Privacy has been declared to be indispensable to a person and his individuality. The court through the Right to privacy has opened new dimensions of rights for an individual. This has led to many more arguments such as infringement of privacy of a woman by marital rape, the right to choose their partner to everyone leading to recognition of the LGBTQ community, etc. Such significant developments show that judgment is indeed a remarkable step taken by the Supreme Court towards the upliftment of the justice system. The 'right to privacy' was much needed in today's technological world. New debates such as Infringement and intrusion of privacy by the Arogya Setu App, are arising under the domain of this right. "The Constitution must evolve to meet the aspirations and challenges of the present and the future... In an age where information technology governs virtually every aspect of our lives, the Courts must impart meaning to the concept of individual liberty, particularly where an overarching presence of State and non-State entities regulate aspects of social existence which bear upon the freedom of an individual. Every individual irrespective of social or economic status is entitled to the intimacy and autonomy which privacy protects[7]."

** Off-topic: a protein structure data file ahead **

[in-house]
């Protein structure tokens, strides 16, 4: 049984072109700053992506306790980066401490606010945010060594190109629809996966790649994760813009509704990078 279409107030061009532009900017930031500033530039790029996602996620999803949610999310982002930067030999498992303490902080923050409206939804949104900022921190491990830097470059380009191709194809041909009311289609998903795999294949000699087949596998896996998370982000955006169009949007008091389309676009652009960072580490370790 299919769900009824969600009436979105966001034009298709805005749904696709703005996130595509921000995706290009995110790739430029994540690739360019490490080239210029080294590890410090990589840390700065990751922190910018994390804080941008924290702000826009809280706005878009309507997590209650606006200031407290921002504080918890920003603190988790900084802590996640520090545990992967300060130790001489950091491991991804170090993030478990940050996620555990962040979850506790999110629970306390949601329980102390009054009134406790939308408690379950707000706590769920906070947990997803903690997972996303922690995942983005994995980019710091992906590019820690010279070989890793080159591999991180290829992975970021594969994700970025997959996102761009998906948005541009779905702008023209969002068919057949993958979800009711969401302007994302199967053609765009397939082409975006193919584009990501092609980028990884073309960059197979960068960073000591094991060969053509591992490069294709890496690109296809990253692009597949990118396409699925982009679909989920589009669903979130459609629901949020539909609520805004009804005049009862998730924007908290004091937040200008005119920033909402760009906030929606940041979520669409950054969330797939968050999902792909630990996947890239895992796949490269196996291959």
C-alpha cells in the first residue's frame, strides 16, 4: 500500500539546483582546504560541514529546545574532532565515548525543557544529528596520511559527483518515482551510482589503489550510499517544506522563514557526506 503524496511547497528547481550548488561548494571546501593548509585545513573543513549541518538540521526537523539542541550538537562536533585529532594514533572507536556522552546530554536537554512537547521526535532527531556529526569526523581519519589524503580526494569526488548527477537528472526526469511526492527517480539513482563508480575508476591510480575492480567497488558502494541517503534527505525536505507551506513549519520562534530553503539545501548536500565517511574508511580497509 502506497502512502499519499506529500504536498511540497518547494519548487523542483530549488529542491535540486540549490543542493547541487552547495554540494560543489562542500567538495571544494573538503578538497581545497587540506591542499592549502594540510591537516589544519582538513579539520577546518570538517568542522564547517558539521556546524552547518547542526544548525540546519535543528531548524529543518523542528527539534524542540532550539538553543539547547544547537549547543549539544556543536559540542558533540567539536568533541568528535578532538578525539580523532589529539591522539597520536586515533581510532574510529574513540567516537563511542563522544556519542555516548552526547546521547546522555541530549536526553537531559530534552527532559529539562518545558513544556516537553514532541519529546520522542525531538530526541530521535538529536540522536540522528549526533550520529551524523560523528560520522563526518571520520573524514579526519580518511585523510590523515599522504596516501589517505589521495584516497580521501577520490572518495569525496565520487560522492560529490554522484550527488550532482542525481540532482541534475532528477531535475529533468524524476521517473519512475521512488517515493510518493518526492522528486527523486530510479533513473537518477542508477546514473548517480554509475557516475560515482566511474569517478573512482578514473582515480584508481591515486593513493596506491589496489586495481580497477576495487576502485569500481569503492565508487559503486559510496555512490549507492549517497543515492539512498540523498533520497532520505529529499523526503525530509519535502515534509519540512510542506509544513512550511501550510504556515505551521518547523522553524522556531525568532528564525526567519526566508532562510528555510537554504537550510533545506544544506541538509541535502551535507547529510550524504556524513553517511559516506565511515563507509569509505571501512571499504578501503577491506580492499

[1] K. S. Puttaswamy v. UOI, Writ petition (civil) no. 494 of 2012,

[2] Vrinda Bhandari, Smriti Parsheera, Faiza Rahman, Amba Kak, "An Analysis of Puttaswamy: The Supreme Court's Privacy Verdict", IndraStra Global, 8th November 2017, ISSN2381-3652. [3] K. S. Puttaswamy v. UOI, WRIT PETITION(CIVIL) NO. 494 of 2012, [4] K. S. Puttaswamy v. UOI, Writ petition (civil) no. 494 of 2012, [5] K. S. Puttaswamy v. UOI, Writ petition (civil) no. 494 of 2012, [6] K. S. Puttaswamy v. UOI, Writ petition (civil) no. 494 of 2012, [7] “Fundamental Right to Privacy”, K S Puttaswamy v. UOI, Supreme Court Observer,